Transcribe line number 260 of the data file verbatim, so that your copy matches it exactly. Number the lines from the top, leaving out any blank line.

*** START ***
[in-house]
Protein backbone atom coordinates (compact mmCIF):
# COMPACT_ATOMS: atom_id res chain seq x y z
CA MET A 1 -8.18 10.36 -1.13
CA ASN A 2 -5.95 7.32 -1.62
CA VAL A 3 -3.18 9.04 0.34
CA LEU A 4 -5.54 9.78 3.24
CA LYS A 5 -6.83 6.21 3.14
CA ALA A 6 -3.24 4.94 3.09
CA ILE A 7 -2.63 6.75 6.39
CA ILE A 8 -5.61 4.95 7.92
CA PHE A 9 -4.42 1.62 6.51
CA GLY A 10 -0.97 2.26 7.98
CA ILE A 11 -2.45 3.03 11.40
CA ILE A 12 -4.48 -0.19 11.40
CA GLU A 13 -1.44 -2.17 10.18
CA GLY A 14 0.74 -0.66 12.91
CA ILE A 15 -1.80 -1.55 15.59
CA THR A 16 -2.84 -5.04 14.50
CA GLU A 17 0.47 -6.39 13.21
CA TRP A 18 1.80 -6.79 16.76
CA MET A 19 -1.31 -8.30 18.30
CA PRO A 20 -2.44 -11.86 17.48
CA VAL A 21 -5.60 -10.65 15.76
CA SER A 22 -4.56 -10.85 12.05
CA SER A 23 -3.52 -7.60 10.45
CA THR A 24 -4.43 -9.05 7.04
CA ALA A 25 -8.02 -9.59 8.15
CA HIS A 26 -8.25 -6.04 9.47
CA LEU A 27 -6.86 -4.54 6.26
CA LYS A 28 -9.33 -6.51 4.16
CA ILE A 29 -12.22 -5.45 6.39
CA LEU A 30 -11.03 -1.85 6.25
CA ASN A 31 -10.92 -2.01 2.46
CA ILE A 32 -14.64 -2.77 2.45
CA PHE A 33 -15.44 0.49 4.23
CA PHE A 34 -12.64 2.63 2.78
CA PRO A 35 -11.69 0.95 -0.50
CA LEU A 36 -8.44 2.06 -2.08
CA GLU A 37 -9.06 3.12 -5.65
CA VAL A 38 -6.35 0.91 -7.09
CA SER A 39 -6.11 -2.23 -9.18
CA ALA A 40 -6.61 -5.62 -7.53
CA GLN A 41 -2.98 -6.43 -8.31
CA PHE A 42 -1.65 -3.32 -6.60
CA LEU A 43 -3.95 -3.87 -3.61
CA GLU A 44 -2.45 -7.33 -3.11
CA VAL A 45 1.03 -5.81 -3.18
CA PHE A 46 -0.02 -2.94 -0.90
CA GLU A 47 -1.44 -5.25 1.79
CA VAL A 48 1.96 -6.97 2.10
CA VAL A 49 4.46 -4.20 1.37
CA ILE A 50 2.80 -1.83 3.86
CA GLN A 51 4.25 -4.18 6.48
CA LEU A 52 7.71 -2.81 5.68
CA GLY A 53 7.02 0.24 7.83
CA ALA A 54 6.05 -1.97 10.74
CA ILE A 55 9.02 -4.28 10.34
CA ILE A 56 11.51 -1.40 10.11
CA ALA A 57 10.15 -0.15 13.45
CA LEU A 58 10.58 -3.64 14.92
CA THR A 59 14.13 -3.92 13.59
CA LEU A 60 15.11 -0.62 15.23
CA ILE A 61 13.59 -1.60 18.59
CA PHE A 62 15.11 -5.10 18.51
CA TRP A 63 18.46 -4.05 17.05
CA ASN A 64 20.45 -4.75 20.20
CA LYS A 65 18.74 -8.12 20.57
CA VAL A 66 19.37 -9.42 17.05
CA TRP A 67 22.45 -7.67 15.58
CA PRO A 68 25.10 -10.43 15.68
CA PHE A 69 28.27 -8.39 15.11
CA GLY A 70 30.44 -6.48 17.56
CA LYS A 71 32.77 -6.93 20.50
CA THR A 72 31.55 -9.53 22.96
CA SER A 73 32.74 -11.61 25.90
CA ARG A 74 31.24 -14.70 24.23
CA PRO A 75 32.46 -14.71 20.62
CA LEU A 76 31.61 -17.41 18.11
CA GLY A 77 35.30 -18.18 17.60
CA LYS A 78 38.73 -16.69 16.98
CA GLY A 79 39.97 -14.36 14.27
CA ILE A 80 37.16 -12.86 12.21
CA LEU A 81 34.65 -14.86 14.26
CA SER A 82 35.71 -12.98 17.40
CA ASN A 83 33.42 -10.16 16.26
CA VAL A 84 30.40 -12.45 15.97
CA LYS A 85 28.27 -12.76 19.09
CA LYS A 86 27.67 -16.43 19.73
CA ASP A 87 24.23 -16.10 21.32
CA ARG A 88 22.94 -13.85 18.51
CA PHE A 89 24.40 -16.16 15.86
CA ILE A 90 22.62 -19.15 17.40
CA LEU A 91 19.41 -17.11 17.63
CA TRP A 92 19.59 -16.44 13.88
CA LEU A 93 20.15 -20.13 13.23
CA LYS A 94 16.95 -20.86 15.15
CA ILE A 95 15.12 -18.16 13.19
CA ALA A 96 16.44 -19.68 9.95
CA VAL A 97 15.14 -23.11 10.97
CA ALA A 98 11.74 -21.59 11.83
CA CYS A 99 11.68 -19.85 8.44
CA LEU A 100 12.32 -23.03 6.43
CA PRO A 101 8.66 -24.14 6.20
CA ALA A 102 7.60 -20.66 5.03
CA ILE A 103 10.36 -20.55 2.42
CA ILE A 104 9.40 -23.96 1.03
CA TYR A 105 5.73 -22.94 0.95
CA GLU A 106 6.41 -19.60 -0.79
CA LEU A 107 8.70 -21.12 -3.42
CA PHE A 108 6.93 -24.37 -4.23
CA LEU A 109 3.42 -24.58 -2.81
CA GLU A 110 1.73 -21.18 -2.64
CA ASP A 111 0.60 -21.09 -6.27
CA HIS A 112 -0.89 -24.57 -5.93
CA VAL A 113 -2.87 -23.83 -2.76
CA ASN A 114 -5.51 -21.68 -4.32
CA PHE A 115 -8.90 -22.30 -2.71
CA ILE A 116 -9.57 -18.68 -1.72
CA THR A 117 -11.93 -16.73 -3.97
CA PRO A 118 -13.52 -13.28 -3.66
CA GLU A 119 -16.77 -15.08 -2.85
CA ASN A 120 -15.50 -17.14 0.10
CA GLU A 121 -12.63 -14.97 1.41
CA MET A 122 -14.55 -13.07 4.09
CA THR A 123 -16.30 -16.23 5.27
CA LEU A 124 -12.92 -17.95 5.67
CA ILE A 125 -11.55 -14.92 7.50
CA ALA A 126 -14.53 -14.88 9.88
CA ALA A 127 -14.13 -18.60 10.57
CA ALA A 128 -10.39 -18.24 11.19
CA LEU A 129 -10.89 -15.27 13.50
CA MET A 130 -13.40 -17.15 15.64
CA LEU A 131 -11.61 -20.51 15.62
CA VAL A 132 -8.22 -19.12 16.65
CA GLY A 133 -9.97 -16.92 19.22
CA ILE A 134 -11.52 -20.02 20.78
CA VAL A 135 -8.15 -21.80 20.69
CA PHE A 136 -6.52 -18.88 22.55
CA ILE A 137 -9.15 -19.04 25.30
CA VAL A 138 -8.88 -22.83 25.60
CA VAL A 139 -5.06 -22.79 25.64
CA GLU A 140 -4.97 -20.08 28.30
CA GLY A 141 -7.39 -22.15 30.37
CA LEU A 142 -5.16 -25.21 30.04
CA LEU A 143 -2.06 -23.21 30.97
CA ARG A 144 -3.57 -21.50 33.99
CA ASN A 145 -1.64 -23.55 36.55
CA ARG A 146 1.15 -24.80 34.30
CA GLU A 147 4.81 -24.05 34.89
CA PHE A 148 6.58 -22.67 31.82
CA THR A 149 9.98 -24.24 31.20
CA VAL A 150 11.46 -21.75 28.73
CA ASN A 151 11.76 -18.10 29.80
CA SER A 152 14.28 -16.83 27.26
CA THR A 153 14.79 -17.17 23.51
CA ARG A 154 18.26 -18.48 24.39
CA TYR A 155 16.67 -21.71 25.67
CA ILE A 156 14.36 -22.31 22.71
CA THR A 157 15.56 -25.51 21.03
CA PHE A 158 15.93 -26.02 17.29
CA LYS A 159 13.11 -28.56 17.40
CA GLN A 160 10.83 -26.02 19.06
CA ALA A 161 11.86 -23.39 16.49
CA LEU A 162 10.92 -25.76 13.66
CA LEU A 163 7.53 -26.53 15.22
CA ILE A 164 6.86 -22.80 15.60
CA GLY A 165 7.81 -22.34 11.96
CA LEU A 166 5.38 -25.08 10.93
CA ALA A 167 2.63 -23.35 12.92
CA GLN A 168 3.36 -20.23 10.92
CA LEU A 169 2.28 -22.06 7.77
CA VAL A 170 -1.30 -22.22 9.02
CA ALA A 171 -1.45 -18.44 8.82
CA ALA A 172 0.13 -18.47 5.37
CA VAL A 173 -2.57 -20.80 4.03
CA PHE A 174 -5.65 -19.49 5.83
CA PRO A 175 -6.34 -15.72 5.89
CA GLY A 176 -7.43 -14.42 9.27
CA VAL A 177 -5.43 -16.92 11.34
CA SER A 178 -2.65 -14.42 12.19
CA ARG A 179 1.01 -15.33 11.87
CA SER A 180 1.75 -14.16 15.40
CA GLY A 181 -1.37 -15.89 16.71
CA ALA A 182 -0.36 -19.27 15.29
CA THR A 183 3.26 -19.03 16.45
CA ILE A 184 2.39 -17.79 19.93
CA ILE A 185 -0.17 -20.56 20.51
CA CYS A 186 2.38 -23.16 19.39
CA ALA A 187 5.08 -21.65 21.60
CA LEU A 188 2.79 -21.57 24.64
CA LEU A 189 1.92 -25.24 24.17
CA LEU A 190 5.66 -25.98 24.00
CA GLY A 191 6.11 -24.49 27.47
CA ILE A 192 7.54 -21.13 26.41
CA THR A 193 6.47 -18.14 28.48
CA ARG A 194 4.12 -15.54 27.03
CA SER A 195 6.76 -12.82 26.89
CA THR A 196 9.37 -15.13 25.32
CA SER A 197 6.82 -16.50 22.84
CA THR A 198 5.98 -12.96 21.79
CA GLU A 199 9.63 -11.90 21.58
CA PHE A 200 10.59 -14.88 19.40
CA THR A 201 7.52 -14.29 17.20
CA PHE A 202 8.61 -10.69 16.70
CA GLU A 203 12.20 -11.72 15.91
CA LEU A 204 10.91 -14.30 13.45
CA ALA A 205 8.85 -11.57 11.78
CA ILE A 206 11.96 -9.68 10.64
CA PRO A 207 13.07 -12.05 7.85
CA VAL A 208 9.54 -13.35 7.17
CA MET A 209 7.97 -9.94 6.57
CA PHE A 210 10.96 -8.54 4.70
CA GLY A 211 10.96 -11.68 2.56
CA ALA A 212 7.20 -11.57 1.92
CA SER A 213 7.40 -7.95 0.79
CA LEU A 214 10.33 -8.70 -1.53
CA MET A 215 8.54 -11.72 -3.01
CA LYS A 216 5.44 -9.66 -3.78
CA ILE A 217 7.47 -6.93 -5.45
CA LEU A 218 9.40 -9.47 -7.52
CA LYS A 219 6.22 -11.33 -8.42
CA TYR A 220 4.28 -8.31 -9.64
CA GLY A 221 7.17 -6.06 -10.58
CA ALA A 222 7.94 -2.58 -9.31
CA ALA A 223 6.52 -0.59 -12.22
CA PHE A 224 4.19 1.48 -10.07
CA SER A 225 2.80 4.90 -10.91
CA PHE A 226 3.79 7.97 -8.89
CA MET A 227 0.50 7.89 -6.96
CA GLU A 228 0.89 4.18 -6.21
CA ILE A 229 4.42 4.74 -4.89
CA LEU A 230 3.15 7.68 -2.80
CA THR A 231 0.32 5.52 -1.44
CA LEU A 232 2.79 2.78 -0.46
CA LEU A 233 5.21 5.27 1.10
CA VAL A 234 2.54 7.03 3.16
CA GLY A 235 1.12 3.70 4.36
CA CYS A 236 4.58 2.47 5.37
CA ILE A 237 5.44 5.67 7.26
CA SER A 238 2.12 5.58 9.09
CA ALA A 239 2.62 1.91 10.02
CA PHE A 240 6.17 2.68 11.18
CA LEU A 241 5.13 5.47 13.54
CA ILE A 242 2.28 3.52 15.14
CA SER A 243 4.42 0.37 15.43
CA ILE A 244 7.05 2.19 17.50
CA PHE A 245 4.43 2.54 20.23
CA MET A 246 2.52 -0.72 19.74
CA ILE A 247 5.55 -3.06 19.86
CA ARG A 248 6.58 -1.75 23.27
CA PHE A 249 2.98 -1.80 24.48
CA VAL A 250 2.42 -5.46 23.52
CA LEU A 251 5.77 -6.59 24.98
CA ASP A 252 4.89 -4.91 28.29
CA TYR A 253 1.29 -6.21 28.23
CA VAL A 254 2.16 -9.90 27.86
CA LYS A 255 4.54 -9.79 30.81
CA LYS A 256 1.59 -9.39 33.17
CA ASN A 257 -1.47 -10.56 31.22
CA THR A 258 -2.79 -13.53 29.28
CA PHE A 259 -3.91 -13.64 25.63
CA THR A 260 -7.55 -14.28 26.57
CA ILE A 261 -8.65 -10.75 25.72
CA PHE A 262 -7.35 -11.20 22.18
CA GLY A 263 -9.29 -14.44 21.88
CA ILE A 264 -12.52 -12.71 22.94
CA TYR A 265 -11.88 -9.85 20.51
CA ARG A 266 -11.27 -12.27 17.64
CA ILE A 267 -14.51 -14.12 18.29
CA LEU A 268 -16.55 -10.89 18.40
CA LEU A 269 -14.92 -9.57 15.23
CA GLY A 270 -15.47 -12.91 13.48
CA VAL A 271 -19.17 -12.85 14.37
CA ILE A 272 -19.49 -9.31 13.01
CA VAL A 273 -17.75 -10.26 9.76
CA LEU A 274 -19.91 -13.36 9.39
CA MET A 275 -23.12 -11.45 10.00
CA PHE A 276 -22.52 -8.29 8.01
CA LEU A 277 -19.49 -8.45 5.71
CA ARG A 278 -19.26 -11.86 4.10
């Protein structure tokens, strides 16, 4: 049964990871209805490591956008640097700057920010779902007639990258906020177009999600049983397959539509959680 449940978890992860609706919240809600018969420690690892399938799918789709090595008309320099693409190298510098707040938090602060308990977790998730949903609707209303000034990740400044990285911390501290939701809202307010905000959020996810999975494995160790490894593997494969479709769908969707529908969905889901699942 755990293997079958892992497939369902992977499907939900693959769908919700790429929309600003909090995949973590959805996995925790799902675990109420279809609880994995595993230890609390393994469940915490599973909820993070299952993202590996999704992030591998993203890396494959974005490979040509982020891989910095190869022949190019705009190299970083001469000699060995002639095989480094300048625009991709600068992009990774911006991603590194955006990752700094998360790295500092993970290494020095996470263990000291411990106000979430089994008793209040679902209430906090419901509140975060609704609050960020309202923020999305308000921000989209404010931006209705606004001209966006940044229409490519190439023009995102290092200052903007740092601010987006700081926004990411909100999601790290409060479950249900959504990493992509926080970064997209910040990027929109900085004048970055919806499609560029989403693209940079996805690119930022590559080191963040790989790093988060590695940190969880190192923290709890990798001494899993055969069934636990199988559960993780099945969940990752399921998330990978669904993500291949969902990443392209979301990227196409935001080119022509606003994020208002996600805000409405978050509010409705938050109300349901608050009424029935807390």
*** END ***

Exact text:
CA ASN A 257 -1.47 -10.56 31.22